David Egilman believes that corporations have minimised their costs by exposing their employees - as well as the public - to the risk of health loss, also posing a threat to the environment.This is why he has become the one feared by companies during court cases where victims fight for their rights.
Last summer, David Egilman testified in a lawsuit filed by 22 women who claimed to have developed ovarian cancer through exposure to baby powder produced by Johnson & Johnson. They maintained that the talc was contaminated with asbestos and exposed them to the carcinogenic effects of this fiber which most likely played an important part in the development of their diseases.
During a last year's conversation, Egilman explained that being a doctor makes it possible for him to treat one patient at a time, adding that his presence in the courtroom during class action procedures gives him the potential to save millions.
Broadly speaking, David Egilman claims that both corporate money and power have not only intimidated scientists, but also had a detrimental influence on science and research which is currently responsible for health losses experienced by many people. Throughout the last 35 years, he has testified with regard to more than 600 cases of occupational or environmental diseases as an expert witness. He has helped win billions of dollars for injured employees, employees affected by diseases, consumers and the families of the deceased victims. Egilman subjects the data of harmed patients to analysis, due to which it is possible for him to gain insight into corporate records that are disclosed in the course of such litigations. What he constantly manages to find among them includes notes and research proving that particular companies had had prior knowledge of relevant industrial hazards long before court disputes were initiated.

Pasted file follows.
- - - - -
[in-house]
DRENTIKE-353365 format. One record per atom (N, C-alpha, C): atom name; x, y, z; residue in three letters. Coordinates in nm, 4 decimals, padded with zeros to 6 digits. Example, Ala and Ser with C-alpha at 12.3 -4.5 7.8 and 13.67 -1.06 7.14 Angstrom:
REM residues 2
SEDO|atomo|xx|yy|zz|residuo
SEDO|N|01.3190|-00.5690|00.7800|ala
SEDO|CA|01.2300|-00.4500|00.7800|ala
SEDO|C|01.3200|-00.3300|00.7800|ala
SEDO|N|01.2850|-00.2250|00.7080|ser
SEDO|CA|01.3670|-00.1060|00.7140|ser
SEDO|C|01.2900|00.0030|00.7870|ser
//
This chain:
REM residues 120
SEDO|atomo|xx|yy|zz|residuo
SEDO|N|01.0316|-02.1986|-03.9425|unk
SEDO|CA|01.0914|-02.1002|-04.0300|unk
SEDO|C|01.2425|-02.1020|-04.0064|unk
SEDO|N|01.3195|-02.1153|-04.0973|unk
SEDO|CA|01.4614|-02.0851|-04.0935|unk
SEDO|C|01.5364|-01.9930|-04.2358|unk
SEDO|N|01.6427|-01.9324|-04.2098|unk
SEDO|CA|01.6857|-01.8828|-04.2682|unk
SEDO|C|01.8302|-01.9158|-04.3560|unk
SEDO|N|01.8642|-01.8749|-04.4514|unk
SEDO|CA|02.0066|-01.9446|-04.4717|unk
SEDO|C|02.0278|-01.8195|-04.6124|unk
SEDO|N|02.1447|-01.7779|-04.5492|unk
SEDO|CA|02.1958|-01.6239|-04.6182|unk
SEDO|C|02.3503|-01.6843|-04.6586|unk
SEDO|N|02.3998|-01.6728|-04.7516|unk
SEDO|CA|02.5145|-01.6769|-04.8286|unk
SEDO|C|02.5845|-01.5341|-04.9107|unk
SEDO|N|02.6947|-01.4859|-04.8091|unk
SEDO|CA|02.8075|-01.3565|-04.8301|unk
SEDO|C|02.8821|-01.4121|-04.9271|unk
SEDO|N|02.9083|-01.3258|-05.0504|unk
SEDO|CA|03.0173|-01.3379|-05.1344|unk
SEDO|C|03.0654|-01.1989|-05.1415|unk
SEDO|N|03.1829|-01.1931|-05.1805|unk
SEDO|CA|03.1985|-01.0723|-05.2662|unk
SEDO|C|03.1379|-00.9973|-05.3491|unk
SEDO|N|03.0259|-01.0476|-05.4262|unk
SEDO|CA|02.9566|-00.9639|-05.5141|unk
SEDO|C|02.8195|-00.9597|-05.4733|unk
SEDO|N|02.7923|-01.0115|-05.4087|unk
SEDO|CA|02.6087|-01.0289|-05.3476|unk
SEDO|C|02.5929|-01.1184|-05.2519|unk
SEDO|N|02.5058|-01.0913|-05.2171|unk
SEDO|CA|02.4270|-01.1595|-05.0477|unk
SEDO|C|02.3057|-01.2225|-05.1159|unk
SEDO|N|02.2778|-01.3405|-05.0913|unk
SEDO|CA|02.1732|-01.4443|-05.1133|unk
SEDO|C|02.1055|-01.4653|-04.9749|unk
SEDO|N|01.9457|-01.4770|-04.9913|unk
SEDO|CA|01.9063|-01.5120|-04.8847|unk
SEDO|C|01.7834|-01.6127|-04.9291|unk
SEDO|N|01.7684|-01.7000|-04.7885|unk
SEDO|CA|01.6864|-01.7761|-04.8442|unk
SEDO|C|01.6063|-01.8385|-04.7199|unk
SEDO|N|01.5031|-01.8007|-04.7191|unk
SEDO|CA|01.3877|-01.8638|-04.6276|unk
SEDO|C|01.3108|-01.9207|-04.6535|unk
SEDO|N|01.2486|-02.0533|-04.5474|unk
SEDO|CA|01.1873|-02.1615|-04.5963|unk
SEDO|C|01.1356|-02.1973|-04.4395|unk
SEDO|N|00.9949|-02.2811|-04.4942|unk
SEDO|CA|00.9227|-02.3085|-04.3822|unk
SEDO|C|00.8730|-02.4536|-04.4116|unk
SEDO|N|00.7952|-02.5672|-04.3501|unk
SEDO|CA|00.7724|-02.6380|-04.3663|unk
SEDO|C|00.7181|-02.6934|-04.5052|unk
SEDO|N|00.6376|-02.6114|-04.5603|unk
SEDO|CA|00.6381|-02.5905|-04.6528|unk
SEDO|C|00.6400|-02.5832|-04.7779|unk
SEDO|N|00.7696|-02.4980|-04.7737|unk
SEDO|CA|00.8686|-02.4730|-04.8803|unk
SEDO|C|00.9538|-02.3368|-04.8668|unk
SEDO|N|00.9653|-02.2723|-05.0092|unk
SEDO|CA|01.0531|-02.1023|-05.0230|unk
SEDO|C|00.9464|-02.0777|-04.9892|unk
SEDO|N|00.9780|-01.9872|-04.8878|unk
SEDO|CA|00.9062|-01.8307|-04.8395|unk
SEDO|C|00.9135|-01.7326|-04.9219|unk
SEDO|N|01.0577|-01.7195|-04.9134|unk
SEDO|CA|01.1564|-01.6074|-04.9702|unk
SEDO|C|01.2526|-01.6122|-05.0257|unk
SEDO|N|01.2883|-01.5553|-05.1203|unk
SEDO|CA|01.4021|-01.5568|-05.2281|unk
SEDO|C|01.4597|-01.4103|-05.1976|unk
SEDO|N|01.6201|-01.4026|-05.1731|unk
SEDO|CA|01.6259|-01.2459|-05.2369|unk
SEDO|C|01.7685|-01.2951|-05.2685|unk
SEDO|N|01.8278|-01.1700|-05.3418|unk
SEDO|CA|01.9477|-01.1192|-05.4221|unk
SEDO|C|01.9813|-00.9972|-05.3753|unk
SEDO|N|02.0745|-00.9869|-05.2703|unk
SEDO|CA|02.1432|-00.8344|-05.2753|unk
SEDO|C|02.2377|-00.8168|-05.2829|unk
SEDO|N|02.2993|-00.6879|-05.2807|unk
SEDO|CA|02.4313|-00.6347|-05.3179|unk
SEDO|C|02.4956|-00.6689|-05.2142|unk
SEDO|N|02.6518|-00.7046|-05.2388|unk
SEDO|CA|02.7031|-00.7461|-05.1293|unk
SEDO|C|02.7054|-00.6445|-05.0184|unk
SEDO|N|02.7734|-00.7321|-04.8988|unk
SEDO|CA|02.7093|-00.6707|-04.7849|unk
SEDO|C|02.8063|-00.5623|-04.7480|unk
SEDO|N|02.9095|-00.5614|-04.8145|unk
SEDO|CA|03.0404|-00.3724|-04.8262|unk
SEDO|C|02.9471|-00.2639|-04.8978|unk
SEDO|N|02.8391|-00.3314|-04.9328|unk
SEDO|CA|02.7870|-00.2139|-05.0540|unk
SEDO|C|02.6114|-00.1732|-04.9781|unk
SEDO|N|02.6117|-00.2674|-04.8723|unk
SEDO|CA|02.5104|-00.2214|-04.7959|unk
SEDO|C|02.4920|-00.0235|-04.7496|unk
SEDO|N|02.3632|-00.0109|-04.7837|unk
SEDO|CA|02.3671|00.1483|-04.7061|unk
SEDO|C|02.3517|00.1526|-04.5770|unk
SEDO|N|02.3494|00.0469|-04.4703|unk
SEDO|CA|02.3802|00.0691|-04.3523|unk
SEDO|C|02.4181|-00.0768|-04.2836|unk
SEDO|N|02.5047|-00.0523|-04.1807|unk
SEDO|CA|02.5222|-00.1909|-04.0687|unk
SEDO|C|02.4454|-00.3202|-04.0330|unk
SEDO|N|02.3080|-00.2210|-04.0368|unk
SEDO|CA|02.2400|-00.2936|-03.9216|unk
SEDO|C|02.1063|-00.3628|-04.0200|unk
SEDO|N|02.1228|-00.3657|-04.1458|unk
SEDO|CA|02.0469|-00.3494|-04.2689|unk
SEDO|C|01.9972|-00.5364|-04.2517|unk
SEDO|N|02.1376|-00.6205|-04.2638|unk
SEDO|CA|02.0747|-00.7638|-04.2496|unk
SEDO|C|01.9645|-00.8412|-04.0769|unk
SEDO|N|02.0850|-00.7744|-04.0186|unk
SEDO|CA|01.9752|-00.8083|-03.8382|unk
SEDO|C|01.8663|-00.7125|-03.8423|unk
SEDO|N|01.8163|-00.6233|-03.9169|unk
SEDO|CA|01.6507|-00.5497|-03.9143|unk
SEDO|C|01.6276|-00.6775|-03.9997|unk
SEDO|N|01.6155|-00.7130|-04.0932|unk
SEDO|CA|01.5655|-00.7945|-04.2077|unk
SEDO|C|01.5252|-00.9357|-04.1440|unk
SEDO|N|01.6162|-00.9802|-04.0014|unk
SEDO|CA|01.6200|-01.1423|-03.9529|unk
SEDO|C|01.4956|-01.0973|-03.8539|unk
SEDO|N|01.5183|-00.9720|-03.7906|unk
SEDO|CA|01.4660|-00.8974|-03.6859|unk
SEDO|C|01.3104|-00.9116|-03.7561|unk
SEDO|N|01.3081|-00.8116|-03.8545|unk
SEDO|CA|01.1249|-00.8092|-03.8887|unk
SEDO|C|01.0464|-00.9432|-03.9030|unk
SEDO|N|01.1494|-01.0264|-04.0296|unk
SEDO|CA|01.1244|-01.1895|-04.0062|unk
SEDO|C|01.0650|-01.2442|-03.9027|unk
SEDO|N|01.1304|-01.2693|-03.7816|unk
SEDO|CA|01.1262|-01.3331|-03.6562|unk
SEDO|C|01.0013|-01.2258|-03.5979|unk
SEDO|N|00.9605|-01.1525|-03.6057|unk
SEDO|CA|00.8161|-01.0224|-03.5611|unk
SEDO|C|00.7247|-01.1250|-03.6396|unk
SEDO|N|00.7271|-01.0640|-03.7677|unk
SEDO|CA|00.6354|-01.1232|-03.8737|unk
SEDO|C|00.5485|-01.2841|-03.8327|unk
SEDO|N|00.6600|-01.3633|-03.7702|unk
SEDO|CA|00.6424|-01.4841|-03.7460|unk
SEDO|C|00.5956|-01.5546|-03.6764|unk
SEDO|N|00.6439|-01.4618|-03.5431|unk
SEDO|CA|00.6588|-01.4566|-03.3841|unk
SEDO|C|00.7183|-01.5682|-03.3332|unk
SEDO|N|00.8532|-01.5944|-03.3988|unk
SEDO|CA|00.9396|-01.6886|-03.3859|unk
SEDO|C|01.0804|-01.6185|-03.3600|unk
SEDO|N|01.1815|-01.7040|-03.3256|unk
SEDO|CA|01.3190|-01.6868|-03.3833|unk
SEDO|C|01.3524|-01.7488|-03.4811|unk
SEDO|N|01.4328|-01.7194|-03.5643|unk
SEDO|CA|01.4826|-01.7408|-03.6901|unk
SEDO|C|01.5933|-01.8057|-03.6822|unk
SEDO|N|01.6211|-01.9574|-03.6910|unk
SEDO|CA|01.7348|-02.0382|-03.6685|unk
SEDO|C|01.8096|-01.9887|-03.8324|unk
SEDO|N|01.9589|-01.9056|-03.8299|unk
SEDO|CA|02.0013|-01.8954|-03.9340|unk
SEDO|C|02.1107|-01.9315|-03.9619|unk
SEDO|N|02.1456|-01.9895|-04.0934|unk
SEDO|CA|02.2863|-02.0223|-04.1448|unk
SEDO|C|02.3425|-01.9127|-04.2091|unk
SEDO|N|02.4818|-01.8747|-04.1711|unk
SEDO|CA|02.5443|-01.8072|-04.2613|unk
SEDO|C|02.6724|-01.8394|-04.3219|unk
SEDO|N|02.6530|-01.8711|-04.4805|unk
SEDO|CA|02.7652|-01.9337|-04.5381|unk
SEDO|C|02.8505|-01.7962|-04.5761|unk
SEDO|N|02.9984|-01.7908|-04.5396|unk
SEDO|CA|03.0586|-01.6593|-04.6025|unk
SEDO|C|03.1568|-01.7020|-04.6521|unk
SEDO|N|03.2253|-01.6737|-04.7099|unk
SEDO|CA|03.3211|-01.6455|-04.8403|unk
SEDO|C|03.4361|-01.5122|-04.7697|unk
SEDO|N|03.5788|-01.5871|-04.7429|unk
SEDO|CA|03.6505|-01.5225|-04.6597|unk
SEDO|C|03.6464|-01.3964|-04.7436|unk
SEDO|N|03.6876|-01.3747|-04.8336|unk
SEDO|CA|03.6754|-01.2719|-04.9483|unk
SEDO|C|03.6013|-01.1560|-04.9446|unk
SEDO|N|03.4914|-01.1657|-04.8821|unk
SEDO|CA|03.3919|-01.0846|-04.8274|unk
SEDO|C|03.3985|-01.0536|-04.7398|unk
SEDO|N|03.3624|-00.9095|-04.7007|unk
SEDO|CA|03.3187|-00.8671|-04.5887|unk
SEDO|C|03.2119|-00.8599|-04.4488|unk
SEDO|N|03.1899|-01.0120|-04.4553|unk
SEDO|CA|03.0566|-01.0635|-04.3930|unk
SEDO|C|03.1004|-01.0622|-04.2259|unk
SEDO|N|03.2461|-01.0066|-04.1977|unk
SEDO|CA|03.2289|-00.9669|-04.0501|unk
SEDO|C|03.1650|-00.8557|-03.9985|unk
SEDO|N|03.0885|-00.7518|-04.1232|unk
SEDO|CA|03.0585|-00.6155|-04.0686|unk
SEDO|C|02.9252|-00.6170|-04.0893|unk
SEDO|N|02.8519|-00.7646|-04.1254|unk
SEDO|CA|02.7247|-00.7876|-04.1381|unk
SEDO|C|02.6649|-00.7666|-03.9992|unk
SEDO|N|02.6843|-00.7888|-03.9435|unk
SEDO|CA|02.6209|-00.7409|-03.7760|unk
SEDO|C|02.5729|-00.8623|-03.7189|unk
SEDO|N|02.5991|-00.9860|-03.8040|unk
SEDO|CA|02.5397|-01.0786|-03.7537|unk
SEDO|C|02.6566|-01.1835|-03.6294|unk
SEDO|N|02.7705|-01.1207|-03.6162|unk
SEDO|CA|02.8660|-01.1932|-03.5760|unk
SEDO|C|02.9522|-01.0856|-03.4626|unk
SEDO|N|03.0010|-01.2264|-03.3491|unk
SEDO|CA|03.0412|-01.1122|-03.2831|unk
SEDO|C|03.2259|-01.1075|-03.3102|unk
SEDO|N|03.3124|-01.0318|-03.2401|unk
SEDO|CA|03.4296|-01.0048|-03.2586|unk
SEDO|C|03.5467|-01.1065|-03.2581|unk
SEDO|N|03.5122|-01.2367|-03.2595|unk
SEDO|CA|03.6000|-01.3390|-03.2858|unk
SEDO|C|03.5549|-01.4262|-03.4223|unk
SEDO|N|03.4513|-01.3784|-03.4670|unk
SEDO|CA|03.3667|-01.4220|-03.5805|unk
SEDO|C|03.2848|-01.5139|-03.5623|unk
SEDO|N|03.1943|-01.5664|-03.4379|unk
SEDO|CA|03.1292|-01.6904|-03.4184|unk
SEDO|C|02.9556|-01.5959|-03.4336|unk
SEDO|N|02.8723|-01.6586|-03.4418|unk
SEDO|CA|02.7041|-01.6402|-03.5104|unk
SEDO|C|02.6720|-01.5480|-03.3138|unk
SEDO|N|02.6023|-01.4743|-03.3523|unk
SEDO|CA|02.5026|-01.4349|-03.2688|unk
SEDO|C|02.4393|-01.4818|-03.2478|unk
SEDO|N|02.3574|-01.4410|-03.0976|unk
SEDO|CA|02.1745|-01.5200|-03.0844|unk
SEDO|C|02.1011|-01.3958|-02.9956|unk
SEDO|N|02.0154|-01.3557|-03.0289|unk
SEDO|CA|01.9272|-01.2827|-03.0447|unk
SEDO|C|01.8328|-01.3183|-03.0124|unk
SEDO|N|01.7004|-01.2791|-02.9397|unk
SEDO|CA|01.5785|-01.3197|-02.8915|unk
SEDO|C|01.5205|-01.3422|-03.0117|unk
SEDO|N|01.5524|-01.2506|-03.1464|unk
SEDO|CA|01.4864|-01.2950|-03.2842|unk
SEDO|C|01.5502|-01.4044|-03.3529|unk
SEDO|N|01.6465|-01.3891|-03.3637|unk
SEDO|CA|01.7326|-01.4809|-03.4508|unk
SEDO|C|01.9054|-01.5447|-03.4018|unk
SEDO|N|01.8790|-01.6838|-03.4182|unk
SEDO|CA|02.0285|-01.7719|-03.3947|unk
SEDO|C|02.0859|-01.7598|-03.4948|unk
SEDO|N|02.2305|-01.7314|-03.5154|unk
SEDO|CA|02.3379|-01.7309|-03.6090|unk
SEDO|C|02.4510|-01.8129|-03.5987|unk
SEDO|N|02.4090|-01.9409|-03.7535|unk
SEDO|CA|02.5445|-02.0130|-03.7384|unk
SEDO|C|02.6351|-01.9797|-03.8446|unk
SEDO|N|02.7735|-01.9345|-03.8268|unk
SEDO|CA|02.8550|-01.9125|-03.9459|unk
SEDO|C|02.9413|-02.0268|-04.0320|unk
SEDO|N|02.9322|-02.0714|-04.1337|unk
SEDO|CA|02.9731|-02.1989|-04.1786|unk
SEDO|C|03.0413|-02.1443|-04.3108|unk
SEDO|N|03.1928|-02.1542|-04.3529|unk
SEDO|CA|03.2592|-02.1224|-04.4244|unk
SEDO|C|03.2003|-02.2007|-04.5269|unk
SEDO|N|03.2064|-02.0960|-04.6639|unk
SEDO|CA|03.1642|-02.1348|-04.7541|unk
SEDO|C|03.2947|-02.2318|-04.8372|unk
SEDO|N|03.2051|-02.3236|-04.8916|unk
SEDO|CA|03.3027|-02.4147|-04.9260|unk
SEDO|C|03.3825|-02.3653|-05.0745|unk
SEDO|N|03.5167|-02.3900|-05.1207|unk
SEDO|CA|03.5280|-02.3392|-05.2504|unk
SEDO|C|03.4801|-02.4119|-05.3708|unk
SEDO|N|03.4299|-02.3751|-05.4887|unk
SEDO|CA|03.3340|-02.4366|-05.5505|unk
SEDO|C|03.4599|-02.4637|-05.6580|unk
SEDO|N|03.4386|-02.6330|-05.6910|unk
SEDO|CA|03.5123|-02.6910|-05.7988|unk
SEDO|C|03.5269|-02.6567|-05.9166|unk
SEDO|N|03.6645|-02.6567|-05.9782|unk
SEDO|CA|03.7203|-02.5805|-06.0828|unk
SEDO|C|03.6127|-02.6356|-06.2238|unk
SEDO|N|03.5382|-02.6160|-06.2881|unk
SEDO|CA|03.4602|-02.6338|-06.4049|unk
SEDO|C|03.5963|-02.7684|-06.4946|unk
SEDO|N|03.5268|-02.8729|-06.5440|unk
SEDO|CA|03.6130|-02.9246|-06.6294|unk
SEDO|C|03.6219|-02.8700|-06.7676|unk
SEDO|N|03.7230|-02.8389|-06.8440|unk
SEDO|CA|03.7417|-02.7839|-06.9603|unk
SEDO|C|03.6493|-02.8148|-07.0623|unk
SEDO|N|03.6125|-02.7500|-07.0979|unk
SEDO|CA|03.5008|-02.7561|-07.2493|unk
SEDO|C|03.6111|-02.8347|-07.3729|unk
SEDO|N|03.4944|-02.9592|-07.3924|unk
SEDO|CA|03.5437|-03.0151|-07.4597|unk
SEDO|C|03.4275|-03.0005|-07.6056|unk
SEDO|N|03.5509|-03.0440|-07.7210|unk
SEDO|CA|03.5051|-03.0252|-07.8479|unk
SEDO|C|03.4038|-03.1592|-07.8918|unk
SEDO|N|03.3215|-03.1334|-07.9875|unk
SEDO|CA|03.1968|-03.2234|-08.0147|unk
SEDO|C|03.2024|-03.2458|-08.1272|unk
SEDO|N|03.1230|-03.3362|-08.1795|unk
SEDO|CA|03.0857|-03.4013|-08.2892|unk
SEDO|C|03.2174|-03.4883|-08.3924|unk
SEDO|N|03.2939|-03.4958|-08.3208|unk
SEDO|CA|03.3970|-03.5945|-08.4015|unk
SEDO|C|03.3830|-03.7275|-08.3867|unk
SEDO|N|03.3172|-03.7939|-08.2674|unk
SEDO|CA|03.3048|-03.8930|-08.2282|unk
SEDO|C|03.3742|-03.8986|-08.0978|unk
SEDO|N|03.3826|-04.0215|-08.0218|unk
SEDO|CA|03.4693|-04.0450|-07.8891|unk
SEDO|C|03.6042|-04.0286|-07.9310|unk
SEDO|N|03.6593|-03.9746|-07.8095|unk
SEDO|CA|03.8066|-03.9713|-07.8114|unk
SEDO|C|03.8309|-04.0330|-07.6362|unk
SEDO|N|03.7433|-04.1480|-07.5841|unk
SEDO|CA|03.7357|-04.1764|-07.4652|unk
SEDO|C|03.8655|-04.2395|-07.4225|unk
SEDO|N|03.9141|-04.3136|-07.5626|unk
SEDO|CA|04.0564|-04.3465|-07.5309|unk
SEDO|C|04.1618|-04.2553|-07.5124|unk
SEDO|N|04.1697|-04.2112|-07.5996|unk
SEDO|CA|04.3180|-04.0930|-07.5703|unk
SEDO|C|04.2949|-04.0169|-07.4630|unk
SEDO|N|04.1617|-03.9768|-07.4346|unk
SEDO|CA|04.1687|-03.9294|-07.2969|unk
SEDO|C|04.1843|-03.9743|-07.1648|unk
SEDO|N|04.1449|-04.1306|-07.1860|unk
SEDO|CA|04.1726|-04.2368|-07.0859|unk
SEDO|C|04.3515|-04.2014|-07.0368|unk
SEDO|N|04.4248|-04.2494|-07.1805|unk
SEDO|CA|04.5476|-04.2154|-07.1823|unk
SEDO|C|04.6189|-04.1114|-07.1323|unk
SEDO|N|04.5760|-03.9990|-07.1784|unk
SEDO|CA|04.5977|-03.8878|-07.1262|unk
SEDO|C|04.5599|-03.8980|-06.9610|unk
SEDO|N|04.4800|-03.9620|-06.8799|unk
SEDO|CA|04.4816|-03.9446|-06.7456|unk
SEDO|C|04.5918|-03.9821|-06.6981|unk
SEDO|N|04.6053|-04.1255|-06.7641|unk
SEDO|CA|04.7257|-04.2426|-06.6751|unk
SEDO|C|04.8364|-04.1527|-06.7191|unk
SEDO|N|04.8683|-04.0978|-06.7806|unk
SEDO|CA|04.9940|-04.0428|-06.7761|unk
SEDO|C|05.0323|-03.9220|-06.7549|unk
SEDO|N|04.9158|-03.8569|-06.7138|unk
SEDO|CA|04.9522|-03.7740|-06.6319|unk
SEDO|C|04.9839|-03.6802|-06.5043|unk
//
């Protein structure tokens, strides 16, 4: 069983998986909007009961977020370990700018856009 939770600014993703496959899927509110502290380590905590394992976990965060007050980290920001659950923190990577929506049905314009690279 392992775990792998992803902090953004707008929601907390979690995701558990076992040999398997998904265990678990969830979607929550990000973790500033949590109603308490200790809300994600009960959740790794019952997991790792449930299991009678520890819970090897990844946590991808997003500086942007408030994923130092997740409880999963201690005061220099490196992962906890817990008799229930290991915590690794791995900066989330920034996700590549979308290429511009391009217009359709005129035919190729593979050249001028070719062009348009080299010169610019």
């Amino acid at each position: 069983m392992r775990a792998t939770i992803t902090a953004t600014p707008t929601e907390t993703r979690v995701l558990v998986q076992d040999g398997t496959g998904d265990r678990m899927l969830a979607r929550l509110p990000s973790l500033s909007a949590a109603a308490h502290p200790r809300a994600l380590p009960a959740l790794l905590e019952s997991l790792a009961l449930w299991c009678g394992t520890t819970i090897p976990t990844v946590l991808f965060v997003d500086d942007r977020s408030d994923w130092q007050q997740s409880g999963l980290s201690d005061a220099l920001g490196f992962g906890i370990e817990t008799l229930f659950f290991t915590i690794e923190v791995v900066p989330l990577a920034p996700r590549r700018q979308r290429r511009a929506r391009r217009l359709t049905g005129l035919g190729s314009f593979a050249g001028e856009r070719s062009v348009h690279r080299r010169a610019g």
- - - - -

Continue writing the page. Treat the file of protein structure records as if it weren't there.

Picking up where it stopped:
Egilman estimates to have earned more than USD 5 million with regard to such fully legal work.He donated a part of his fees to charities, including a nonprofit organisation established to improve health in developing countries.